In any New York medical malpractice case, the plaintiff must not only establish that the defendant breached the standard of care, but also that the breach proximately caused the plaintiff’s harm. Recently, in a case filed in the United States District Court for the Southern District of New York in which the plaintiff alleged the defendant failed to diagnose the plaintiff’s decedent’s lung cancer for ten months, the court discussed what constitutes sufficient evidence to demonstrate that a delayed diagnosis caused a plaintiff’s damages. If you or someone you loved suffered harm due to a delayed diagnosis, it is in your best interest to consult a dedicated Rochester medical malpractice attorney regarding what damages you may be able to recover.
Facts Regarding the Plaintiff’s
It is alleged that the plaintiff’s decedent reported to the defendant hospital with complaints of chest pain. X-rays were taken and reviewed by the defendant physician, who noted abnormalities but took no further action. Ten months later, the defendant was admitted to the defendant hospital with complaints of weight loss, difficulty breathing, and a sore throat. Additional diagnostic tests were conducted, and the decedent was diagnosed with lung cancer. He ultimately succumbed to his illness, and the plaintiff filed a medical malpractice lawsuit against the defendants under the Federal Tort Claims Act, arguing the failure to diagnose the decedent resulted in harm. The defendants conceded that they owed a duty to the decedent and that they breached the duty by failing to diagnose the decedent’s lung cancer for ten months, but denied that it was the cause of plaintiff’s death. A bench trial was held, after which the court found in favor of the plaintiff.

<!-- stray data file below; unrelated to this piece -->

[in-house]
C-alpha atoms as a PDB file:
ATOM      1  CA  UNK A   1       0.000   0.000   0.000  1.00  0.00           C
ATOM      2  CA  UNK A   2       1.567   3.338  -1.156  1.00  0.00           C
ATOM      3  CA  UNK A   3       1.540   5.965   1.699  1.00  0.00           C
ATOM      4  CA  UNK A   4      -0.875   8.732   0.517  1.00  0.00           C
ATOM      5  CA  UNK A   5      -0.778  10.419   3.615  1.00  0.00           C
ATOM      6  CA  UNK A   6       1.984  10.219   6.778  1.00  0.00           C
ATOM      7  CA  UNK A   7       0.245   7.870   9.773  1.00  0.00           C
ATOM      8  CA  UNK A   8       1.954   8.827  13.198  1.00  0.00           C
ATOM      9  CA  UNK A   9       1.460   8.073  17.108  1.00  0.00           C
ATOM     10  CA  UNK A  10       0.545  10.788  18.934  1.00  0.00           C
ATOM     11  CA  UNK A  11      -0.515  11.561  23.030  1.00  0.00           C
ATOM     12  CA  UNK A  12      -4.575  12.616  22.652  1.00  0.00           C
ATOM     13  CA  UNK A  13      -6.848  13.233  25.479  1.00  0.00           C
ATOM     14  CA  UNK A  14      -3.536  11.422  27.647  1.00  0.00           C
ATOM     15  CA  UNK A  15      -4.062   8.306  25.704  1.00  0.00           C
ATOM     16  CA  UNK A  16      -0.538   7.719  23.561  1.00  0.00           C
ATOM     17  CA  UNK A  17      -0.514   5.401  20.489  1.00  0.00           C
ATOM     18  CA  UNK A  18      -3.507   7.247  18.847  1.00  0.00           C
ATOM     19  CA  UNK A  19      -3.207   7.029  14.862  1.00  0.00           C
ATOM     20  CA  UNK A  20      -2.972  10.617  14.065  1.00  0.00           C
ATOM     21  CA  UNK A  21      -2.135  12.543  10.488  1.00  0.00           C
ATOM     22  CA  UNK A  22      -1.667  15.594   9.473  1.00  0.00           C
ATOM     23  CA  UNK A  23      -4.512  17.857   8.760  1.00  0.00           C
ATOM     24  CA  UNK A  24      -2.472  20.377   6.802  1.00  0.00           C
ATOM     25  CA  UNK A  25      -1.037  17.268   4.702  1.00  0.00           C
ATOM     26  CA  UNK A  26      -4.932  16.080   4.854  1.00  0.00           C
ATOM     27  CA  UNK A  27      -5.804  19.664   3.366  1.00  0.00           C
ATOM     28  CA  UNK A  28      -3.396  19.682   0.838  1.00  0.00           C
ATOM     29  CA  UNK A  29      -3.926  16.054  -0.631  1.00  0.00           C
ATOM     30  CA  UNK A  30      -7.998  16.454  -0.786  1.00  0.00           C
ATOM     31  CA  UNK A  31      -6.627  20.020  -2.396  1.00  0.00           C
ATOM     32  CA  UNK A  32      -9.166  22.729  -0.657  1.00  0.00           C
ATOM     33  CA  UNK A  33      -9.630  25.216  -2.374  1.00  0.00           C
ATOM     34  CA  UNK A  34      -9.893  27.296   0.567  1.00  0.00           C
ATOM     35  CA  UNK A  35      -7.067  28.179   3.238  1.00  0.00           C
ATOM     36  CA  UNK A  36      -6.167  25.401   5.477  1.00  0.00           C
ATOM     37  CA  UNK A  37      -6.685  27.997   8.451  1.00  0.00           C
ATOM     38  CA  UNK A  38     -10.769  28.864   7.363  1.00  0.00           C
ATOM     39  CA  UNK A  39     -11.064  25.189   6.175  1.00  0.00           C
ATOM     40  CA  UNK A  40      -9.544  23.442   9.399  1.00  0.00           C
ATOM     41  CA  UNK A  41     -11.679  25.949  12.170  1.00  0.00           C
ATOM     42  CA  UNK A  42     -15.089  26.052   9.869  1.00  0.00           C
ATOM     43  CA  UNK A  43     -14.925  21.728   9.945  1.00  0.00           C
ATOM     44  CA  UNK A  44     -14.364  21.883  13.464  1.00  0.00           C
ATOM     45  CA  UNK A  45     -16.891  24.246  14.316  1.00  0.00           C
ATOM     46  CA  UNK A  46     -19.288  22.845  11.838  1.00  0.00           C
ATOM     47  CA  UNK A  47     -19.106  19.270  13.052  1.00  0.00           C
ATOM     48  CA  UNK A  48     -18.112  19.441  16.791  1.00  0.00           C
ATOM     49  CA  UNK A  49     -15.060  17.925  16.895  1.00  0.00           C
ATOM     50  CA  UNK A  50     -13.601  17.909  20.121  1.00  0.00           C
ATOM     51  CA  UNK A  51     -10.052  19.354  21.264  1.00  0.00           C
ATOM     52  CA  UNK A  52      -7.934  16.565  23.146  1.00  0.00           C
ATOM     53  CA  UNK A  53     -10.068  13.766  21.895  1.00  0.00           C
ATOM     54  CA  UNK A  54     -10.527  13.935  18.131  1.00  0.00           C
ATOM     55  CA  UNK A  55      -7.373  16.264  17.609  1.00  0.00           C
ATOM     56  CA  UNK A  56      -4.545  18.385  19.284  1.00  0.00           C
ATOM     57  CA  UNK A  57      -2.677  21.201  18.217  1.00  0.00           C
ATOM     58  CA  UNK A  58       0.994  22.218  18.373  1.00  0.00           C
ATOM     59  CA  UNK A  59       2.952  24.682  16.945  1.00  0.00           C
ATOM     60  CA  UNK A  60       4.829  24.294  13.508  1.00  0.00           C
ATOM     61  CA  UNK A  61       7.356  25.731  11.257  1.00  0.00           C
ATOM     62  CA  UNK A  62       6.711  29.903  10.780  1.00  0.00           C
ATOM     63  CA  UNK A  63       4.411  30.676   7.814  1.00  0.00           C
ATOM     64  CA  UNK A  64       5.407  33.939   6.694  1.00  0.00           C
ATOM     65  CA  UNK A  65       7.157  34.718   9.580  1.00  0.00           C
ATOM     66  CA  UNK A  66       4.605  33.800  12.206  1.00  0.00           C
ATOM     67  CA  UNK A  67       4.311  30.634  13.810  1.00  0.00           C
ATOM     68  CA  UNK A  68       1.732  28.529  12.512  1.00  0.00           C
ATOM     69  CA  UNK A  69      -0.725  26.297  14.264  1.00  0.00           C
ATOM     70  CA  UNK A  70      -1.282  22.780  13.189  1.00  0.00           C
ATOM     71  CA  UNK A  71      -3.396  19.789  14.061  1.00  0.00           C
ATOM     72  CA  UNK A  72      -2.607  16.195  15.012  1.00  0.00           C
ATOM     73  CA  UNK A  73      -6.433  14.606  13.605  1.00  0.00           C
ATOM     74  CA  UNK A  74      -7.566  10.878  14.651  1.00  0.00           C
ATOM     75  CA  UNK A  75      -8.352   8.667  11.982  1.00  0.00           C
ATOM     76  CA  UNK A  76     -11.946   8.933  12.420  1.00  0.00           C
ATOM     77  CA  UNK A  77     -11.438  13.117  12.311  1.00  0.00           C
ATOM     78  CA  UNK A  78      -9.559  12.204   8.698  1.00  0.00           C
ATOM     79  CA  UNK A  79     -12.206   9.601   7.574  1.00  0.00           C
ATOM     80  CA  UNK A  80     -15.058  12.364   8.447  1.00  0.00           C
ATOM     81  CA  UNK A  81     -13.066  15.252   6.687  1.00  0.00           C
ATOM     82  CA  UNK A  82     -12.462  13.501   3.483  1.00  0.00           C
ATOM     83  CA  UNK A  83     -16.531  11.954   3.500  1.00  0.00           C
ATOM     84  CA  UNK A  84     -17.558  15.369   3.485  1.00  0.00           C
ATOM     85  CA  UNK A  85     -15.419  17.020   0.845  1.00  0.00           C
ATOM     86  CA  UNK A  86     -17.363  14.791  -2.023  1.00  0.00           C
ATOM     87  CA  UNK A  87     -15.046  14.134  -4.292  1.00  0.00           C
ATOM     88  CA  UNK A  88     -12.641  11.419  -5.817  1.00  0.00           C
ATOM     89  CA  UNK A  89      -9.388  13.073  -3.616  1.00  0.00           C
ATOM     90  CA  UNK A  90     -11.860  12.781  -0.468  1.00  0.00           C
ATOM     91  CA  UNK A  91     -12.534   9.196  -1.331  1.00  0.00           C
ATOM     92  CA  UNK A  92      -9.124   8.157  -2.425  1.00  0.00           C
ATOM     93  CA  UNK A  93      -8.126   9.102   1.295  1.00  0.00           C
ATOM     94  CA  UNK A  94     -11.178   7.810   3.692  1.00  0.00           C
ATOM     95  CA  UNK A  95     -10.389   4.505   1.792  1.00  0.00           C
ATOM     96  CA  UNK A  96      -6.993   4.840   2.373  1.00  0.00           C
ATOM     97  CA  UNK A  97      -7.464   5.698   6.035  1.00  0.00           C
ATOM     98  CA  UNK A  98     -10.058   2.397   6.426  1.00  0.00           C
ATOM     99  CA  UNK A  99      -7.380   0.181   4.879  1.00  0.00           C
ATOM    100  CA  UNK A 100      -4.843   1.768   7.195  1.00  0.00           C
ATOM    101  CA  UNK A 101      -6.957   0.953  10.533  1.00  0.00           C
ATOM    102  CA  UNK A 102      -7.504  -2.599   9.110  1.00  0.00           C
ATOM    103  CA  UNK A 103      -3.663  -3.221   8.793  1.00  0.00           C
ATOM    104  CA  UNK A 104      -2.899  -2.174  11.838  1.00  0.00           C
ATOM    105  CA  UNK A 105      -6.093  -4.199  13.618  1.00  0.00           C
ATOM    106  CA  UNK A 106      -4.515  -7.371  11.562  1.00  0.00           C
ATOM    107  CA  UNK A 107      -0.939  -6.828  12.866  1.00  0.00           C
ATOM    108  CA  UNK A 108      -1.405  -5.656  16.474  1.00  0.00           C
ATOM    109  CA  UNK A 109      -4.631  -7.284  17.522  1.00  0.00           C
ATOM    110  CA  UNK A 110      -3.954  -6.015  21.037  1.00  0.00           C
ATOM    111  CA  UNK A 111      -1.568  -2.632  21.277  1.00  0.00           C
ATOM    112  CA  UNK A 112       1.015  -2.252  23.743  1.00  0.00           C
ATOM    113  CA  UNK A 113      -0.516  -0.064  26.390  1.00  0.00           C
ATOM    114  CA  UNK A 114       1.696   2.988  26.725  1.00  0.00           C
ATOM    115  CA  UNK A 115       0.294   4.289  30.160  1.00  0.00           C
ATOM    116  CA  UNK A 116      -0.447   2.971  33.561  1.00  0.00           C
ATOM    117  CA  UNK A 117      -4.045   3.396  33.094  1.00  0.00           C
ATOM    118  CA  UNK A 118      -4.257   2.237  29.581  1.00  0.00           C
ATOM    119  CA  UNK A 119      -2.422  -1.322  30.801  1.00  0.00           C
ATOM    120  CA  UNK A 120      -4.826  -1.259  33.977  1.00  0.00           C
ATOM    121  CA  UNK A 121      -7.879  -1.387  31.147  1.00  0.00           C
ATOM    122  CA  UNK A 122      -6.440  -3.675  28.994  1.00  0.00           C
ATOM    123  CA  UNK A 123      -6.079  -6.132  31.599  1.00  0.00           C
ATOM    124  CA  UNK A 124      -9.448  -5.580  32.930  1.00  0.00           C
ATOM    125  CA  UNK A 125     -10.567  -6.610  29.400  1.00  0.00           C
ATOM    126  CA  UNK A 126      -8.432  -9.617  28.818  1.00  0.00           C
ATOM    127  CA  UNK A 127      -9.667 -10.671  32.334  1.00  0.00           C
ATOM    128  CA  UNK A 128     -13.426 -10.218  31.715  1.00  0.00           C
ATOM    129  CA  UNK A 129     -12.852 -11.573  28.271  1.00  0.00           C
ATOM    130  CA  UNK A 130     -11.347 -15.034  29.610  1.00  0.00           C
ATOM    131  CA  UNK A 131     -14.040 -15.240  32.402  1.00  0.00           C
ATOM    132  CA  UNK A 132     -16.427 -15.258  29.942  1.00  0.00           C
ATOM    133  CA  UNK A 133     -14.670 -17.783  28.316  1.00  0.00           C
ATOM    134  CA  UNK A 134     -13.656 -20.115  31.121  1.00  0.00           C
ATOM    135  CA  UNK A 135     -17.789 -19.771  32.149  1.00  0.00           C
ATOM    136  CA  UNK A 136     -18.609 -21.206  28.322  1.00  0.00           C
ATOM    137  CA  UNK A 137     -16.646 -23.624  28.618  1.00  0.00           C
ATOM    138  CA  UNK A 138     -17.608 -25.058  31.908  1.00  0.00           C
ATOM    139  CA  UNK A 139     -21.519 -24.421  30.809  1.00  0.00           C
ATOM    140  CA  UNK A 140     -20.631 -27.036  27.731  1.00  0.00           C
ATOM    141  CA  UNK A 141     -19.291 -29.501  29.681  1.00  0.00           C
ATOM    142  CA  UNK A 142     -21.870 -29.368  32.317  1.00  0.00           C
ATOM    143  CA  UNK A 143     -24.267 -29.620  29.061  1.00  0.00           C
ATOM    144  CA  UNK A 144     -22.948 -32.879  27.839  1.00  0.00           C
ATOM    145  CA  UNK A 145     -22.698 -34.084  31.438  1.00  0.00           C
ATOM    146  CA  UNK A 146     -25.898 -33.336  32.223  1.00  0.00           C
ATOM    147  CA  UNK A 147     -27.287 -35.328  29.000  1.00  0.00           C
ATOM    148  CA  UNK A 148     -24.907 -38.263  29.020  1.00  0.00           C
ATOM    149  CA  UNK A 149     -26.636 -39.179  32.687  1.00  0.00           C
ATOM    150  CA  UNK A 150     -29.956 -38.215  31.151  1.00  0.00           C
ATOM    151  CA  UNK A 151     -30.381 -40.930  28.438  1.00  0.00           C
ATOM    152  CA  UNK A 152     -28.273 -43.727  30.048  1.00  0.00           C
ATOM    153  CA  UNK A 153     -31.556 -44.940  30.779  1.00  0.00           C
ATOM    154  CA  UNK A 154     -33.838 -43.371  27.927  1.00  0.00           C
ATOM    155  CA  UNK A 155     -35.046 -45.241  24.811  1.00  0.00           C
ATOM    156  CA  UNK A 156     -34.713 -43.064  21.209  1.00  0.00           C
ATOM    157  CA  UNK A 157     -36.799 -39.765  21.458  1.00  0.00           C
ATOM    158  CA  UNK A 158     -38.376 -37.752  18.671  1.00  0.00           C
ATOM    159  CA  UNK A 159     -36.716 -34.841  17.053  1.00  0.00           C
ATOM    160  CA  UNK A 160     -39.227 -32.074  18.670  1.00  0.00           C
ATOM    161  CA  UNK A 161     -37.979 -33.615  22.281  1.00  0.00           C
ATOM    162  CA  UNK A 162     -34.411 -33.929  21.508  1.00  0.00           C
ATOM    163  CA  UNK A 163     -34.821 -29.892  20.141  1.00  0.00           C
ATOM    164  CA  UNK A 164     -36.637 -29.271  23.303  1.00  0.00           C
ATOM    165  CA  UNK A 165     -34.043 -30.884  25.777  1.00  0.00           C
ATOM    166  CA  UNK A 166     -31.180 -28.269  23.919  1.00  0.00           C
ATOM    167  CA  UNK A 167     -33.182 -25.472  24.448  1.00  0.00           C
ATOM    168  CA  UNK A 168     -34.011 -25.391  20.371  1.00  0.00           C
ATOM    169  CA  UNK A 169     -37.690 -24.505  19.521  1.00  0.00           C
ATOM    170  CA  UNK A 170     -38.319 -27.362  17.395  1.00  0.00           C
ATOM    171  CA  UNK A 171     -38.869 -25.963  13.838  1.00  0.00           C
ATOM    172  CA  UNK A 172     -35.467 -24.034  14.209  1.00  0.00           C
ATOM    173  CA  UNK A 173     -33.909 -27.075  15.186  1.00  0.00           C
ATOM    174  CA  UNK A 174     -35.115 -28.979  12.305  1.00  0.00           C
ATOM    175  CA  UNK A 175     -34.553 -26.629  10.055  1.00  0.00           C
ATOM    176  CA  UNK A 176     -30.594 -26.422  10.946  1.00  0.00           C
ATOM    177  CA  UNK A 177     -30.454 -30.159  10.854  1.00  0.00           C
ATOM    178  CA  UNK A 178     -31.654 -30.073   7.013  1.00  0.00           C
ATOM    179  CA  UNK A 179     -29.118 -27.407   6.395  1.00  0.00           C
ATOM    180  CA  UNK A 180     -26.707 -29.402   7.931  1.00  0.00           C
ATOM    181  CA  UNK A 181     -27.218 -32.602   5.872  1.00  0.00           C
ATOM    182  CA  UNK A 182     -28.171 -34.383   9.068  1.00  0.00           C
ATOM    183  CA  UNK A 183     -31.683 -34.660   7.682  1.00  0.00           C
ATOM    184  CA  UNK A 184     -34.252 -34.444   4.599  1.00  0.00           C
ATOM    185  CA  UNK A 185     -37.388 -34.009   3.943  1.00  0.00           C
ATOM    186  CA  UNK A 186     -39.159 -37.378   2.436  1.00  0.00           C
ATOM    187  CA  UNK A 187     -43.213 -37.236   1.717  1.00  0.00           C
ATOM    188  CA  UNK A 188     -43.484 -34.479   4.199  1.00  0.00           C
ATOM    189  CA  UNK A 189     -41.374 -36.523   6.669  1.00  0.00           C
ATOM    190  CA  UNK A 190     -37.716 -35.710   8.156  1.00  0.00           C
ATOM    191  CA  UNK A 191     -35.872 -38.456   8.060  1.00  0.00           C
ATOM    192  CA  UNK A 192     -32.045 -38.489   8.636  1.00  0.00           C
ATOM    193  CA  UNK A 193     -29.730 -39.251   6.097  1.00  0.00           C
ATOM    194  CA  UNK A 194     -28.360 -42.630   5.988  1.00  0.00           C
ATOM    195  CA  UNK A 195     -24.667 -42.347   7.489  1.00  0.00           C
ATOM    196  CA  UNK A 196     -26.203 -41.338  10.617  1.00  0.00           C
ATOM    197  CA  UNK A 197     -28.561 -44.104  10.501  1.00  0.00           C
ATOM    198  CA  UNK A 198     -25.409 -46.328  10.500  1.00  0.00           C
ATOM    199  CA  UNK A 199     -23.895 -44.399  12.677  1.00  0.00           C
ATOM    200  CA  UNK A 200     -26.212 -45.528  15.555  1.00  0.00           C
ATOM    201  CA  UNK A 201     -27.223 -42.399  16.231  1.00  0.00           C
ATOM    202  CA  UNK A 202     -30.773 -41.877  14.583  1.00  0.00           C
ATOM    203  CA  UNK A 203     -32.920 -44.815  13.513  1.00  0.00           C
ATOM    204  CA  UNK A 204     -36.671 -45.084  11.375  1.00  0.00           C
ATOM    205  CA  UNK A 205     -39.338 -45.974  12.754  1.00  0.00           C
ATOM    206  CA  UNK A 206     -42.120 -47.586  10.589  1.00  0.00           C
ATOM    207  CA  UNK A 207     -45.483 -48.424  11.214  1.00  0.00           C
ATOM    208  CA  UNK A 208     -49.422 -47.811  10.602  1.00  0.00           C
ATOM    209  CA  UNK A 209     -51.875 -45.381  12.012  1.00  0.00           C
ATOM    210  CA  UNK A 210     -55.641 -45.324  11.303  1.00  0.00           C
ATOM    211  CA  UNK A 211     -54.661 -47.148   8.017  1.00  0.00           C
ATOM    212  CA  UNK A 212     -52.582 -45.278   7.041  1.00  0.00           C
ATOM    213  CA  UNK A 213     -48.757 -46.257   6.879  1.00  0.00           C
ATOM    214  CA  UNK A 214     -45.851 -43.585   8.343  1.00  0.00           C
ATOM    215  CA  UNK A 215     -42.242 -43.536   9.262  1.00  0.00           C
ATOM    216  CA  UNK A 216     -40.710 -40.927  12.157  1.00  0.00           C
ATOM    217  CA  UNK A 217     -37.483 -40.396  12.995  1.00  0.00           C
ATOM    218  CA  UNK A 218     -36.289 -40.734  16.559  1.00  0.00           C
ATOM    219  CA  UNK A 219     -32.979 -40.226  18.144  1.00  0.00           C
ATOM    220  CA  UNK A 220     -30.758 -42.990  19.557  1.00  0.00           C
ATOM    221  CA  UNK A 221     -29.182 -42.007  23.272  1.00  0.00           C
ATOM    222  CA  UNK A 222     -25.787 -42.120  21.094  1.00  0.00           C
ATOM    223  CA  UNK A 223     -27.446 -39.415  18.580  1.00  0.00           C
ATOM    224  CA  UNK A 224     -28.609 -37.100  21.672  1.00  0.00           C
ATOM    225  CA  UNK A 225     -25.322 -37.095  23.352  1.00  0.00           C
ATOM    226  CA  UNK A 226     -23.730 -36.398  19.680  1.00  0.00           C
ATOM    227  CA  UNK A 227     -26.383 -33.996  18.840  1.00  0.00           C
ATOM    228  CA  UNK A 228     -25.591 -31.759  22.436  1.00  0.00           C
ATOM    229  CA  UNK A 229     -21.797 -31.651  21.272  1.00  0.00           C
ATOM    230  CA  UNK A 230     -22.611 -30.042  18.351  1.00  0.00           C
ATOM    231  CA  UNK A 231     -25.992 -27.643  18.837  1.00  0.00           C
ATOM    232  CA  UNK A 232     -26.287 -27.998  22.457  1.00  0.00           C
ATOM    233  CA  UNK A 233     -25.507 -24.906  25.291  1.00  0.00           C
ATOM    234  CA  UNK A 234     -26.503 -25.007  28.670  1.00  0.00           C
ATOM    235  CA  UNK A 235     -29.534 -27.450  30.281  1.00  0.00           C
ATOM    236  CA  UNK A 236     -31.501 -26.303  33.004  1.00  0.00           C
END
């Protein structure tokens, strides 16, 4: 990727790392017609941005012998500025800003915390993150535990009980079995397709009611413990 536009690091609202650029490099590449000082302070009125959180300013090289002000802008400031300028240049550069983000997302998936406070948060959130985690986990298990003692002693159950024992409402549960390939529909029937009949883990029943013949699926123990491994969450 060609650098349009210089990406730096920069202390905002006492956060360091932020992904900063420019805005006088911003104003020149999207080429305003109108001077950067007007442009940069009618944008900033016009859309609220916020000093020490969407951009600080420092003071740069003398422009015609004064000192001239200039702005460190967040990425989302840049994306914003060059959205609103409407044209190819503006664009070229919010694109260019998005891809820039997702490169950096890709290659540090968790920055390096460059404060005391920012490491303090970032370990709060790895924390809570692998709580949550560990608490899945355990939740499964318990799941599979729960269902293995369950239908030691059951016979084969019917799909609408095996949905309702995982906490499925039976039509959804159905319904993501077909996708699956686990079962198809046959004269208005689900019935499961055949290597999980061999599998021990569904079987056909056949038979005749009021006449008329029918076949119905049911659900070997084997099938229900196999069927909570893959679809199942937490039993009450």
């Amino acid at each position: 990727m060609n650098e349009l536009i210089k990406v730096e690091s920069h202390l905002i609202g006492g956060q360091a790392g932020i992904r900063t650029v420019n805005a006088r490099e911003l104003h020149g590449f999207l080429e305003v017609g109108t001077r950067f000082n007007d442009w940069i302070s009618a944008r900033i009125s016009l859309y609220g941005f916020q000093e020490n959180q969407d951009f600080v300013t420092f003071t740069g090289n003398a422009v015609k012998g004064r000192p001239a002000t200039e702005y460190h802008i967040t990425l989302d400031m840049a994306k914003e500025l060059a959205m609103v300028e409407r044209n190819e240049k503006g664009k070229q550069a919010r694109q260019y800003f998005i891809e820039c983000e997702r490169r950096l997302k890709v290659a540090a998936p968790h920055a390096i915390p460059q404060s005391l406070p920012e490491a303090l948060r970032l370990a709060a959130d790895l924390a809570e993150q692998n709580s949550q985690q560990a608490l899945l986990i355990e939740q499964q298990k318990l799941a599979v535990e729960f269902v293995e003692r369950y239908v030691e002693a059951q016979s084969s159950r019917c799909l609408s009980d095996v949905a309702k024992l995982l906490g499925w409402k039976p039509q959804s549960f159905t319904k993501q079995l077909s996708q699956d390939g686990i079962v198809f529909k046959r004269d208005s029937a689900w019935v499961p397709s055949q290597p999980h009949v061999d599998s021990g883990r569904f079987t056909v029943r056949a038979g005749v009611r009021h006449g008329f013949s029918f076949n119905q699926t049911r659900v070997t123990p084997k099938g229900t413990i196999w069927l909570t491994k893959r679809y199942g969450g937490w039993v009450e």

Proving Proximate Cause in a Failure to Diagnose Case
To prove proximate causation, a plaintiff must show that the defendant’s departure from the standard of care substantially contributed to the plaintiff’s injuries. In cases in which the plaintiff alleges that the defendant departed from the standard of care by delaying in diagnosing a patient may establish proximate cause by showing that the defendant diminished the patient’s chance of a better outcome, or that the defendant increased the patient’s injury.